Presentation by Gretel Mejía Bonifazi at the Memory Studies Association 7th Annual Conference: Communities and Change from 3-7 July, 2023, Newcastle University, UK.
In Guatemala, victims of the internal armed conflict (1960-1996) have participated in various transitional justice spaces to seek redress. They have testified in official and civil society led truth commissions, taken part in criminal trials as witnesses and civil parties, and mobilized to demand integral reparations from the state. In these traditional spaces, local and national civil society organizations play a crucial role in facilitating participation through legal, psychosocial, and political accompaniment. Moreover, this synergy between victims and civil society can also be observed in memory efforts undertaken to seek recognition of the harm and to honor the memory of the victims; work that becomes particularly important in the face of dominant narratives of state denial and the lack of political will to enable social dialogue about the past. Drawing on qualitative findings from field research in the Ixil region, the paper discusses three particular ways in which local civil society organizations and victims engage in memory work at the local level:1) exhumations of victims in clandestine graves and subsequent reburials; 2) demands of memorialization before state institutions as part of collective reparations claims, and 3) mobilization efforts to build a museum for the dignification of the memory of the victims and survivors of the Ixil genocide. For the actors involved, these efforts serve multiple purposes: from preserving historical memory and educating future generations, to promoting Ixil cultural heritage and rebuilding the social fabric by highlighting the links between past and current violence. By exploring these topics, this paper aims to contribute to key debates on victim and civil society alliances in transitional justice, particularly in contexts of deep polarization and increasing deterioration of democratic spaces.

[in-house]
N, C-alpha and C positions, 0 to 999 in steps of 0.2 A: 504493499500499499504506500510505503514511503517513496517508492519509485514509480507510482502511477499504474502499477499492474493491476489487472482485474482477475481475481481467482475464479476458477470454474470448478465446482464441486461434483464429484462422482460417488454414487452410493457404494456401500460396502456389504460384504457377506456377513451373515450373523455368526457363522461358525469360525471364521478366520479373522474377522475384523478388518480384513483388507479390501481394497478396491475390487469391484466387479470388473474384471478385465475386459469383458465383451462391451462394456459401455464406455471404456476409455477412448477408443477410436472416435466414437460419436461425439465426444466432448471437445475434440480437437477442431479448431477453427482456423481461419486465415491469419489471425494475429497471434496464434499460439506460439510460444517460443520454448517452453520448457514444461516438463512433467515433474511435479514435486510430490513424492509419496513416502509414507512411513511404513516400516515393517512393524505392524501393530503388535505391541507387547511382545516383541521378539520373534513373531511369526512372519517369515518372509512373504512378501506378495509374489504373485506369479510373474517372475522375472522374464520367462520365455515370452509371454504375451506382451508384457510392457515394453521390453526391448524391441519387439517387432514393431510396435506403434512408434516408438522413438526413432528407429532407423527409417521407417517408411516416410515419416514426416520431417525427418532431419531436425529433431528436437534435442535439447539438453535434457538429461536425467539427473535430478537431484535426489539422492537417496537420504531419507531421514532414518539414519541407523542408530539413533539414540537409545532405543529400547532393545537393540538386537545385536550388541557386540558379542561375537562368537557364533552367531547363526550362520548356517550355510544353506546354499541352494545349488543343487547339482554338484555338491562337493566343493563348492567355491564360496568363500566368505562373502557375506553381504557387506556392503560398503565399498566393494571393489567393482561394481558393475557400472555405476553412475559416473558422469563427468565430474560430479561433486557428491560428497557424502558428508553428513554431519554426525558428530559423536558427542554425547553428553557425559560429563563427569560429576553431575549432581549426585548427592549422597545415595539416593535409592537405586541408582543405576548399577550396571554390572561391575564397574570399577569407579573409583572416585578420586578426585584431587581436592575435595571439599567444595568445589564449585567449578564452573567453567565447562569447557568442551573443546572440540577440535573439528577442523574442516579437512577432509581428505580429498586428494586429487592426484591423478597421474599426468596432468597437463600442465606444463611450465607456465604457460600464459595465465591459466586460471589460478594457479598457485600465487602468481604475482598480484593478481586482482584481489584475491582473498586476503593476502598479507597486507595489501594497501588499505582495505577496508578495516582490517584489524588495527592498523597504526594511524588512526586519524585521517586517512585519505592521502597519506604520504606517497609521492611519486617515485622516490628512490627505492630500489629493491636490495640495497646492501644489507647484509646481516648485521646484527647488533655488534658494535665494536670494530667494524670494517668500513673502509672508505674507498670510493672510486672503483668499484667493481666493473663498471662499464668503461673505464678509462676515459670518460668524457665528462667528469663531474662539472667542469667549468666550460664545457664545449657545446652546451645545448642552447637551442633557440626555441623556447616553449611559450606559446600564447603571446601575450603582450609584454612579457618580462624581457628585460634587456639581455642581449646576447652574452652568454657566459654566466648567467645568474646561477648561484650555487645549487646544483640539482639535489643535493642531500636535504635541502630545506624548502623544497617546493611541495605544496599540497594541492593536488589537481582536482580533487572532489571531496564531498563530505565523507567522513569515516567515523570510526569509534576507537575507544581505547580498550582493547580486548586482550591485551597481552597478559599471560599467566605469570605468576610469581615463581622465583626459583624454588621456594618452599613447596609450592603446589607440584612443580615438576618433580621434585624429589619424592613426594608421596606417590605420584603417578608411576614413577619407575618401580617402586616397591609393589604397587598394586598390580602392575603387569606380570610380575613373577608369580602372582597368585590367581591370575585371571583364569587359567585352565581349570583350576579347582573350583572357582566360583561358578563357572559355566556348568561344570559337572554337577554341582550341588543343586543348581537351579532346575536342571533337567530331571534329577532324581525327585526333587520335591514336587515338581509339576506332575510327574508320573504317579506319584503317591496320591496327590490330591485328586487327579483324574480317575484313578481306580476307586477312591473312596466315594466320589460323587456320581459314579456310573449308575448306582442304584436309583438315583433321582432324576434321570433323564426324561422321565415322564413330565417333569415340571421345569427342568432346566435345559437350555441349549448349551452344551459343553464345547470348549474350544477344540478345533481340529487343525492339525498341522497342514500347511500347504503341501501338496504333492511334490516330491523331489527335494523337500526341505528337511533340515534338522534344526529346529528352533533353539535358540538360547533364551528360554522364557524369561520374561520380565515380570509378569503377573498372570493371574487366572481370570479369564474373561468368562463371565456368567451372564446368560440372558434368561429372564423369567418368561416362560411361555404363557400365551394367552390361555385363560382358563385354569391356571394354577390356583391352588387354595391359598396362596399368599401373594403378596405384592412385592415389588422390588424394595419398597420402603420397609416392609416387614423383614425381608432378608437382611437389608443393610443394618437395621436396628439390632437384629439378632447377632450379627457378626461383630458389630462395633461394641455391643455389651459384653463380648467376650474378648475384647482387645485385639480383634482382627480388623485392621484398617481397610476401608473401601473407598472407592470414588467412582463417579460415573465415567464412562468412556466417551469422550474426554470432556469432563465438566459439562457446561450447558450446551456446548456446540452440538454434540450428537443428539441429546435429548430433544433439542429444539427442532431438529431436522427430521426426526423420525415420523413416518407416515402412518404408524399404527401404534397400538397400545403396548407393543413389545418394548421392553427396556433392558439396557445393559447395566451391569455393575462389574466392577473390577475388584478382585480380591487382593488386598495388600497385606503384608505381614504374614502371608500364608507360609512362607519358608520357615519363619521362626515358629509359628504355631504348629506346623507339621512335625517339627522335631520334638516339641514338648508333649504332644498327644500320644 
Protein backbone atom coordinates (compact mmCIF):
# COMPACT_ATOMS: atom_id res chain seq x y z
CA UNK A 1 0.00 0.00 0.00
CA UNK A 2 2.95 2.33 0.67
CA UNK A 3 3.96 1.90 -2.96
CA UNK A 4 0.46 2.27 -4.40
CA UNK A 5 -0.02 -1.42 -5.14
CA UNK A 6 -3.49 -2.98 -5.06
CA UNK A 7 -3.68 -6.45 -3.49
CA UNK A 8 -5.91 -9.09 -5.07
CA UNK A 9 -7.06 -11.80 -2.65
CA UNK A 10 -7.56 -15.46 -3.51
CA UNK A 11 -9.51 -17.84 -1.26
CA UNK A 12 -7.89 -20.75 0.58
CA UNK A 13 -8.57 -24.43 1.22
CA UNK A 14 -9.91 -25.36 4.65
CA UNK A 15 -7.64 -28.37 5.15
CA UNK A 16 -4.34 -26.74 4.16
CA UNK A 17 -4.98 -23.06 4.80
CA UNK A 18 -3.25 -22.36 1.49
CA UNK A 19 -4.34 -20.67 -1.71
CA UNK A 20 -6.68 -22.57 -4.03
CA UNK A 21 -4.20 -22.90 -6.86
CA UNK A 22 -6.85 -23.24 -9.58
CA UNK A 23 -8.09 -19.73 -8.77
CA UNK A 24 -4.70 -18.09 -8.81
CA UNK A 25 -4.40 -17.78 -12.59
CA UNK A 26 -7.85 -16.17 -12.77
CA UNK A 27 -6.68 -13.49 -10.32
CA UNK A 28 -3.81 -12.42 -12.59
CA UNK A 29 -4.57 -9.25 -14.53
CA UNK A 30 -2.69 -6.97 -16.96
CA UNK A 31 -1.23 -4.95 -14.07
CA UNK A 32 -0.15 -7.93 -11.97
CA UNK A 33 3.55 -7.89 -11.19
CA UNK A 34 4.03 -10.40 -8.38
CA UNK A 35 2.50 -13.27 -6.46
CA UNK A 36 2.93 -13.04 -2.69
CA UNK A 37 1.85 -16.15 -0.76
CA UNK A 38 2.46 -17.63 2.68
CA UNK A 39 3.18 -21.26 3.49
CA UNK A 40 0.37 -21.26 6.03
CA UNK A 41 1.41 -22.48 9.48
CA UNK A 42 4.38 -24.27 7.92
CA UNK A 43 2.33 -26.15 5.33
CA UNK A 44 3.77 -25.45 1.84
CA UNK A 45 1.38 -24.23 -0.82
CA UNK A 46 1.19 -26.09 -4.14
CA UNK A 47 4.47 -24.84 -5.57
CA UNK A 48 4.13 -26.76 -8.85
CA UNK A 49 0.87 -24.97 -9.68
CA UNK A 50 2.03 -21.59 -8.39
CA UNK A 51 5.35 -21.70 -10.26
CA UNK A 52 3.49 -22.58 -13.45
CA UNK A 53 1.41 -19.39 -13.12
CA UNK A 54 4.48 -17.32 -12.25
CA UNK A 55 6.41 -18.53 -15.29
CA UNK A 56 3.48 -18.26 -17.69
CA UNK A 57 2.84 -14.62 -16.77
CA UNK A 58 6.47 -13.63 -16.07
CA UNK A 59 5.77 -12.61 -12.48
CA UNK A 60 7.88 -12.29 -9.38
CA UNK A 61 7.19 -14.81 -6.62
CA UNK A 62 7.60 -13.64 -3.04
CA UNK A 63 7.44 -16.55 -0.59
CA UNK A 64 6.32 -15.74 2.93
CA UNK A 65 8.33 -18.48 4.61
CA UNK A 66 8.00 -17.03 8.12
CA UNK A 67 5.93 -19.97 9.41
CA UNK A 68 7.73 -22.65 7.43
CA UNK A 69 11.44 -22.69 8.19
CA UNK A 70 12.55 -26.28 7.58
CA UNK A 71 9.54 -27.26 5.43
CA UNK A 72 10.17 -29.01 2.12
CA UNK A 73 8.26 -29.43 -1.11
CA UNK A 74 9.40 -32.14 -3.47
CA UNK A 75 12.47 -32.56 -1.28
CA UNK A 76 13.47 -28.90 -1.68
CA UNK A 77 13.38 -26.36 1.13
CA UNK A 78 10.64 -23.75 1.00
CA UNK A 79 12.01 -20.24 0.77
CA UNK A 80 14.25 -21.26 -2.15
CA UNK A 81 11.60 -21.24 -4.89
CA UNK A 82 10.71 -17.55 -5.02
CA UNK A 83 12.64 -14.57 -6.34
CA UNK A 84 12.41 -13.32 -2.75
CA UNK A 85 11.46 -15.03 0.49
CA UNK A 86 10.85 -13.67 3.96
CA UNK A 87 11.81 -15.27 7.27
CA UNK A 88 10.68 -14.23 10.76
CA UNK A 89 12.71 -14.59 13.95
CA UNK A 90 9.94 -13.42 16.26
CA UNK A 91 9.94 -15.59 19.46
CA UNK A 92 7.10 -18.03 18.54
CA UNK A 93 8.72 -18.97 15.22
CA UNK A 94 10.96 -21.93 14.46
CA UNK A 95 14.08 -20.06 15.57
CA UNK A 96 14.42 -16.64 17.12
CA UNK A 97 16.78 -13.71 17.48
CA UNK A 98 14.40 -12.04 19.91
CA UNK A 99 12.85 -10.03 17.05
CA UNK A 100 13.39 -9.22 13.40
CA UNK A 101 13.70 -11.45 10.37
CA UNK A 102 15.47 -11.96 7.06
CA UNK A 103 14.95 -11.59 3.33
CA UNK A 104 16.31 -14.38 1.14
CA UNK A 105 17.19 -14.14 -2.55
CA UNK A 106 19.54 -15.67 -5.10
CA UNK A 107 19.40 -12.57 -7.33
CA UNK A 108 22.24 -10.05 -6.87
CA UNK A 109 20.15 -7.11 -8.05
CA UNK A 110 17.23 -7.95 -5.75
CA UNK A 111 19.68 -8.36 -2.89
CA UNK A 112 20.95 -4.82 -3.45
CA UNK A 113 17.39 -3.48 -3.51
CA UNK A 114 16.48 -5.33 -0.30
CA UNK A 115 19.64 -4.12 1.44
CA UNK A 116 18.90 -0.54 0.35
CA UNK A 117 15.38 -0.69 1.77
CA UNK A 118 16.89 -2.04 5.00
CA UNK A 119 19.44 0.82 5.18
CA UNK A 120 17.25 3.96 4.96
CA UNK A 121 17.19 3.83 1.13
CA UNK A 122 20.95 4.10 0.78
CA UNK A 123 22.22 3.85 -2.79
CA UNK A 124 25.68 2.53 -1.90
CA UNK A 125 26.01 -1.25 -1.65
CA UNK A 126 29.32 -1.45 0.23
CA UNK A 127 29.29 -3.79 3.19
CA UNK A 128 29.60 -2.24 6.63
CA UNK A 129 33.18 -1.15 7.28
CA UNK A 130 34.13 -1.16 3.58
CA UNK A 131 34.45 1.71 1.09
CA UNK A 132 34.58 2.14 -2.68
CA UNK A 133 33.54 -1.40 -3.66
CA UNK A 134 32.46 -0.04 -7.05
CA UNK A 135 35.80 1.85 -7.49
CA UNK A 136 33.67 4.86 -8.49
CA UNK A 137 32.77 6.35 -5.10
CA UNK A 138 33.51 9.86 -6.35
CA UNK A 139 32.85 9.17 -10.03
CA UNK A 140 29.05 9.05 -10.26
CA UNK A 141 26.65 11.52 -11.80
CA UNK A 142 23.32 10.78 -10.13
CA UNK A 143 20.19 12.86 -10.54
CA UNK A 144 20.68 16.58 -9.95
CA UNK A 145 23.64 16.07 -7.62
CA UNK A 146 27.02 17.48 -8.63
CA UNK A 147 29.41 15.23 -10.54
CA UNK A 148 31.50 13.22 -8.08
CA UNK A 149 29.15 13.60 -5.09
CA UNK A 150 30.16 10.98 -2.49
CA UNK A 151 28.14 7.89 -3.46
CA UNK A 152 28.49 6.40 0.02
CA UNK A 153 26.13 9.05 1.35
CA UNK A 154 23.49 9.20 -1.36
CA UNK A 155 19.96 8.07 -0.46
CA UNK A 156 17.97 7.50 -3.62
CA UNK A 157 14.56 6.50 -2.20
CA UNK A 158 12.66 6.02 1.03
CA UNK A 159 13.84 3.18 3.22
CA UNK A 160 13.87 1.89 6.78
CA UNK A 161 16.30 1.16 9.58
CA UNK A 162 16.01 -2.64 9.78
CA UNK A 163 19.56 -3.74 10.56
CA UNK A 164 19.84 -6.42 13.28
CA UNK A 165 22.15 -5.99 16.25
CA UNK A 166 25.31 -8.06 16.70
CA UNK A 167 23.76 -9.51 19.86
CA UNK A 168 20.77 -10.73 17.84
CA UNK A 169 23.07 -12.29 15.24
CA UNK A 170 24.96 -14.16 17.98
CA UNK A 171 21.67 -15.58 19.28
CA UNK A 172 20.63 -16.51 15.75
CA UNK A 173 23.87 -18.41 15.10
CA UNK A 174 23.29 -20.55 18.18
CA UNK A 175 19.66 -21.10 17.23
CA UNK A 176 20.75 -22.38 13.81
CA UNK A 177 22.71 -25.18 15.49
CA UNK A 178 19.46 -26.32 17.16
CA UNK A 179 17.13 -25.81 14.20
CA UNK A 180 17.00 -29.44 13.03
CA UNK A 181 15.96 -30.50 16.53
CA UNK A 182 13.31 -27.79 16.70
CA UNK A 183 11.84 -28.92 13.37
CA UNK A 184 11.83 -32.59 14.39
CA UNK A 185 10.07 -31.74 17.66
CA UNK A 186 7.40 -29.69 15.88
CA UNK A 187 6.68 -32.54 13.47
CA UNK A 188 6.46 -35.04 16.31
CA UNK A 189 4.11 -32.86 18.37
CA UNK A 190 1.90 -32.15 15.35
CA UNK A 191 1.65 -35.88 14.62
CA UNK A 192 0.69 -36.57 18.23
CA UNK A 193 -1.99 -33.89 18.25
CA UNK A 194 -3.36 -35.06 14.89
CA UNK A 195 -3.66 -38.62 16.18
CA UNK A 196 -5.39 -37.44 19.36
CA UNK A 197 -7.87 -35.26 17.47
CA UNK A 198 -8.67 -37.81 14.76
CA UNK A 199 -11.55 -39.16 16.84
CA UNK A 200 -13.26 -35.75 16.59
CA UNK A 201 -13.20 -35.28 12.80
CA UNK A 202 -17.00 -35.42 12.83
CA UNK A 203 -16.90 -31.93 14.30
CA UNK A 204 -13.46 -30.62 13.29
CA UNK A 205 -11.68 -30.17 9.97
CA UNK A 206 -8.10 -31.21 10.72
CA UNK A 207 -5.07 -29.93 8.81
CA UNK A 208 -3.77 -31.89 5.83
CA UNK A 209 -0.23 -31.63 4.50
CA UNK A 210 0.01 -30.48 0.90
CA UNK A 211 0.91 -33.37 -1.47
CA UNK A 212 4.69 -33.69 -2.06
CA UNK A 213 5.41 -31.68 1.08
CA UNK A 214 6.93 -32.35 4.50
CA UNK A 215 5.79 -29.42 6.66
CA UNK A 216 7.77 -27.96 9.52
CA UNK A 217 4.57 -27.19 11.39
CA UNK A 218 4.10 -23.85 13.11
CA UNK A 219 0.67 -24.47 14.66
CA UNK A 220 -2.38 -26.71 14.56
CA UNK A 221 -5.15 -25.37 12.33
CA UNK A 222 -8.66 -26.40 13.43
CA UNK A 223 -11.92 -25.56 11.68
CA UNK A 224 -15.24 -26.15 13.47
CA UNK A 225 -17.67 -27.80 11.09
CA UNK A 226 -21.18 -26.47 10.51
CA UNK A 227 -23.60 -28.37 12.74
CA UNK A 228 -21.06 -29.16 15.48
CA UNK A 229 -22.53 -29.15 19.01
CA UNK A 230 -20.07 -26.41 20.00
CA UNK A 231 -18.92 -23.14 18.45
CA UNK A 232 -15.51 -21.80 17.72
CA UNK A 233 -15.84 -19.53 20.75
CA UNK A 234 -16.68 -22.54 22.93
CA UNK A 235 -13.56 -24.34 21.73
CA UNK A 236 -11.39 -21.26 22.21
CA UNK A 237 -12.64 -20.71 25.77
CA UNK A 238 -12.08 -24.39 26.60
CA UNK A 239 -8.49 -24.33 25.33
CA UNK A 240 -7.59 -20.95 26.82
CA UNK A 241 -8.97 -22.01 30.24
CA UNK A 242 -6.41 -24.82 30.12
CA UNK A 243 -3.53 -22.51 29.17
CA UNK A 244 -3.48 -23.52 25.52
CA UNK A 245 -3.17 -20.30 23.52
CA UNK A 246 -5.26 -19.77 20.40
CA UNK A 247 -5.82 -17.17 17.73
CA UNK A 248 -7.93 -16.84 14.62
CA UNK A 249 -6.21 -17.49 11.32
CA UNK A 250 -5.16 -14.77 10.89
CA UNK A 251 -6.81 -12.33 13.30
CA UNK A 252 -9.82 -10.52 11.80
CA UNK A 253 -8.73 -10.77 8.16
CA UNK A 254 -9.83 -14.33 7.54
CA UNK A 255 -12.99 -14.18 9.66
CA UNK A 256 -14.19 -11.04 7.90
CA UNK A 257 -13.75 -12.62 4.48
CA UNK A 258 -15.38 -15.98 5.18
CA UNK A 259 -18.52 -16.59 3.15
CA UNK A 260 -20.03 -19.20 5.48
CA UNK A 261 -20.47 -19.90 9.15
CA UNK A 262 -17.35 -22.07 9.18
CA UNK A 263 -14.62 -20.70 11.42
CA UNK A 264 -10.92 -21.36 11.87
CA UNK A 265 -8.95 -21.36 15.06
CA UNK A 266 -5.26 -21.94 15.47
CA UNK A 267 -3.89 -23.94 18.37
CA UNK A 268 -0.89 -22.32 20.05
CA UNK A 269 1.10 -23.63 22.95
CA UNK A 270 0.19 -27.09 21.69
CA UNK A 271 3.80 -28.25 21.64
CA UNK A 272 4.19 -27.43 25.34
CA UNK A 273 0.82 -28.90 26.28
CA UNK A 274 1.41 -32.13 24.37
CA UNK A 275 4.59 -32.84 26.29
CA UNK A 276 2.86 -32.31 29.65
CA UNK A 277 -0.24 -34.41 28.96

July 4, 2023
Organized by Memory Studies Association